Africa Command lists 36 U.S. outposts scattered across 24 African countries.
America's most elite forces in Africa operate in what Bolduc calls "the gray zone, between traditional war and peace." In layman's terms, its missions are expanding in the shadows on a continent the United States sees as increasingly insecure, unstable, and riven by terror groups.
Someday, someone will write a history of the U.S. national security state in the twenty-first century and, if the first decade and a half are any yardstick, it will be called something like State of Failure.
It's rare to hear one top military commander publicly badmouth another, call attention to his faults, or simply point out his shortcomings. Despite a seemingly endless supply of debacles from strategic setbacks to quagmire conflicts since 9/11, the top brass rarely criticize each other.
As General David Rodriguez prepares to retire, he has a reason for avoiding attention. His tenure has not only been marked by an increasing number of terror attacks on the continent, but questions have arisen about his recent testimony before the Senate Armed Services Committee.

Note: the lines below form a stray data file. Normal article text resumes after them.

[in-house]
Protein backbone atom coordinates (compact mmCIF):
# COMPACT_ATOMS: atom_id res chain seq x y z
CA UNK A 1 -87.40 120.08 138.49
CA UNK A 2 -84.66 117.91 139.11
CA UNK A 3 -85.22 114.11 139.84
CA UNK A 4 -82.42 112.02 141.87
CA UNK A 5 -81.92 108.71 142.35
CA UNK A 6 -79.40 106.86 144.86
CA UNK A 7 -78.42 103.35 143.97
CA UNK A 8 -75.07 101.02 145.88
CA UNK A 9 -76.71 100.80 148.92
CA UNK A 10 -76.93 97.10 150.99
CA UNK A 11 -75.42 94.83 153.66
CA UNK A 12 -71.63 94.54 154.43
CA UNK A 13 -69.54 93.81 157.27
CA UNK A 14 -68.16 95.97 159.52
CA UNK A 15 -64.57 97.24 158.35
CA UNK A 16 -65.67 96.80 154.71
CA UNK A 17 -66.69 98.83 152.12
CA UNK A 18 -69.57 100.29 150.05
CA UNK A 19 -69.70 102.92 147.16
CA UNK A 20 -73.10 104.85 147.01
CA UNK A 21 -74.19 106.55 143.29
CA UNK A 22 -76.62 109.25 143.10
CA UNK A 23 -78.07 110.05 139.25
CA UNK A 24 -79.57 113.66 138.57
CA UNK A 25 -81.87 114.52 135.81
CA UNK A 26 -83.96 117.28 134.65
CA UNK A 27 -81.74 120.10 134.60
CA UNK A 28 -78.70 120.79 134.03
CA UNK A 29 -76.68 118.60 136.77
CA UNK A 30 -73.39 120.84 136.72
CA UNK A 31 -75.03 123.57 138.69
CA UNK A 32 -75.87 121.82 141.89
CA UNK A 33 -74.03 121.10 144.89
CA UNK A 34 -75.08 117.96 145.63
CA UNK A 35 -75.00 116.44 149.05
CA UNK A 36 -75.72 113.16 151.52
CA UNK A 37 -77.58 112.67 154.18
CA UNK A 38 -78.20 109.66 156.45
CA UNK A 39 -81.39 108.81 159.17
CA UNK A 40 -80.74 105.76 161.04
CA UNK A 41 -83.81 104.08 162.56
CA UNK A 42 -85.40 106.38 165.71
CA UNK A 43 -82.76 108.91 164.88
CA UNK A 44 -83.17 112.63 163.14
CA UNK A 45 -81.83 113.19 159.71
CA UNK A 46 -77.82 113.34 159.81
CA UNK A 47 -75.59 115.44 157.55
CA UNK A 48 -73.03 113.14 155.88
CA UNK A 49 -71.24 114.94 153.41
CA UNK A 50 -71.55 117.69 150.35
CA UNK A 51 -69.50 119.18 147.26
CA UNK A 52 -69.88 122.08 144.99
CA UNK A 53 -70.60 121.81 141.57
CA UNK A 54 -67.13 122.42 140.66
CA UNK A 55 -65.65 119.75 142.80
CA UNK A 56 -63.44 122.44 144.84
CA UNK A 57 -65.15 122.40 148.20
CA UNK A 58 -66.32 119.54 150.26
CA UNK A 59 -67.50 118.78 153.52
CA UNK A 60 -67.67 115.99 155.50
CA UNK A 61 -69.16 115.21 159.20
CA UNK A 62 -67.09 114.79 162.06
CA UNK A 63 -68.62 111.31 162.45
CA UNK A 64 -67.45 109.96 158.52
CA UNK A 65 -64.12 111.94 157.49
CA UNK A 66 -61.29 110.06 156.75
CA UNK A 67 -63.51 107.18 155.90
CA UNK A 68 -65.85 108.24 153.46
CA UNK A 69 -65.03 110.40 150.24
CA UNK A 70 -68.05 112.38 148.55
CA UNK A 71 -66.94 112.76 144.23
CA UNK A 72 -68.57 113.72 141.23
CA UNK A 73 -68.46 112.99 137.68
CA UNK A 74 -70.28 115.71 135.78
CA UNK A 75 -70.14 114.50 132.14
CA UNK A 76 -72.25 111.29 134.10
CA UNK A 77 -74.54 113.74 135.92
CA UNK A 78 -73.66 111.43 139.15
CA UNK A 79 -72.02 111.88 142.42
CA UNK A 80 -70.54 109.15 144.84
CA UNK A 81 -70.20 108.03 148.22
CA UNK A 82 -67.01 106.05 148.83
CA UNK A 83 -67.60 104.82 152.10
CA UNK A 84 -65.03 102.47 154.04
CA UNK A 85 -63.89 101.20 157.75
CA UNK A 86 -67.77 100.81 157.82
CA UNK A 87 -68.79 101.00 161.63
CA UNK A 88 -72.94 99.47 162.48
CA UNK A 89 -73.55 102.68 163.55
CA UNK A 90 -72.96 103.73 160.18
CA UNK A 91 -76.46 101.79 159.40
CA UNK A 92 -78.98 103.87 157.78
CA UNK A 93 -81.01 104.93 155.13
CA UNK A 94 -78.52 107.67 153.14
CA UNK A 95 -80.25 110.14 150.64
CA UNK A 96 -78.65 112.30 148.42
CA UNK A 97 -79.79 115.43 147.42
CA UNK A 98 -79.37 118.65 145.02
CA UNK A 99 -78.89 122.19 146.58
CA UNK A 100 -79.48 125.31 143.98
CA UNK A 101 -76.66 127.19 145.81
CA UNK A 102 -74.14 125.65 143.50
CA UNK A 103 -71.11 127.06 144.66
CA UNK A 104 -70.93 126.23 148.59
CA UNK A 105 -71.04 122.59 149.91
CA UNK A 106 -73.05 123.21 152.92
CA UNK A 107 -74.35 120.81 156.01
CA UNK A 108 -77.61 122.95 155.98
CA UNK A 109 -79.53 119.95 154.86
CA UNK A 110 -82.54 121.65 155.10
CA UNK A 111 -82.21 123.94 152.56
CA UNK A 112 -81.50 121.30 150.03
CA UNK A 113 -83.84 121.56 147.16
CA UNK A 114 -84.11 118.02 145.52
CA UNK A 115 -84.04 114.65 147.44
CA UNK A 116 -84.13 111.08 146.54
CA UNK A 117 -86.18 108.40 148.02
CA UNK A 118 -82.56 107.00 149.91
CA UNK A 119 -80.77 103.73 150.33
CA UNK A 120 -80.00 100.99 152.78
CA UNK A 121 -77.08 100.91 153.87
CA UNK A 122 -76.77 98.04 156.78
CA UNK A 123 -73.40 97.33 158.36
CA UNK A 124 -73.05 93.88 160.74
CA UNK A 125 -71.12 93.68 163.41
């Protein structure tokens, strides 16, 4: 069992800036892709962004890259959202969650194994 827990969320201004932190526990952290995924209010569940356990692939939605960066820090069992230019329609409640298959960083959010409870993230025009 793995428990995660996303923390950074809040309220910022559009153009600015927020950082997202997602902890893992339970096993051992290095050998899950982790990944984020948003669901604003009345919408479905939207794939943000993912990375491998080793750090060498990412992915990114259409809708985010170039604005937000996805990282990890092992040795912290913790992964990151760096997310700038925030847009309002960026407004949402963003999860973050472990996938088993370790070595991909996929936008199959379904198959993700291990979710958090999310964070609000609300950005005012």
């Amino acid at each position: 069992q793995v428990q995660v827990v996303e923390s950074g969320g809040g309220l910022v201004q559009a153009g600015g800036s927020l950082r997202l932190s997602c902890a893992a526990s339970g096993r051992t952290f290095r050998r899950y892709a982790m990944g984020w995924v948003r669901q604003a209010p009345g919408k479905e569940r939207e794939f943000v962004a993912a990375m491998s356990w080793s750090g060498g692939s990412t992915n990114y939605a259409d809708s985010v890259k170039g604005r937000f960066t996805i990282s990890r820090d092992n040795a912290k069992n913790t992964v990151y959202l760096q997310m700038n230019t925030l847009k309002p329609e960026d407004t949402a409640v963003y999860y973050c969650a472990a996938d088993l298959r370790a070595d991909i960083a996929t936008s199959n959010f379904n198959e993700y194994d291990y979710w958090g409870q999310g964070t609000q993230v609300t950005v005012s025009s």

Rejecting both accurate accounting and actual accountability, the Defense Department has demonstrated a longstanding commitment to keeping Americans in the dark about the activities being carried out with their dollars and in their name.
While the U.S. has always pursued parts of its imperial strategy in "the shadows," to use a phrase from my Cold War childhood, in this new strategy everyday basing, too, is disappearing into those shadows, which is why Nick Turse's latest piece on the subject is a small reportorial triumph of time and effort.
In remote locales, behind fences and beyond the gaze of prying eyes, the U.S. military has built an extensive archipelago of African outposts, transforming the continent, experts say, into a laboratory for a new kind of war.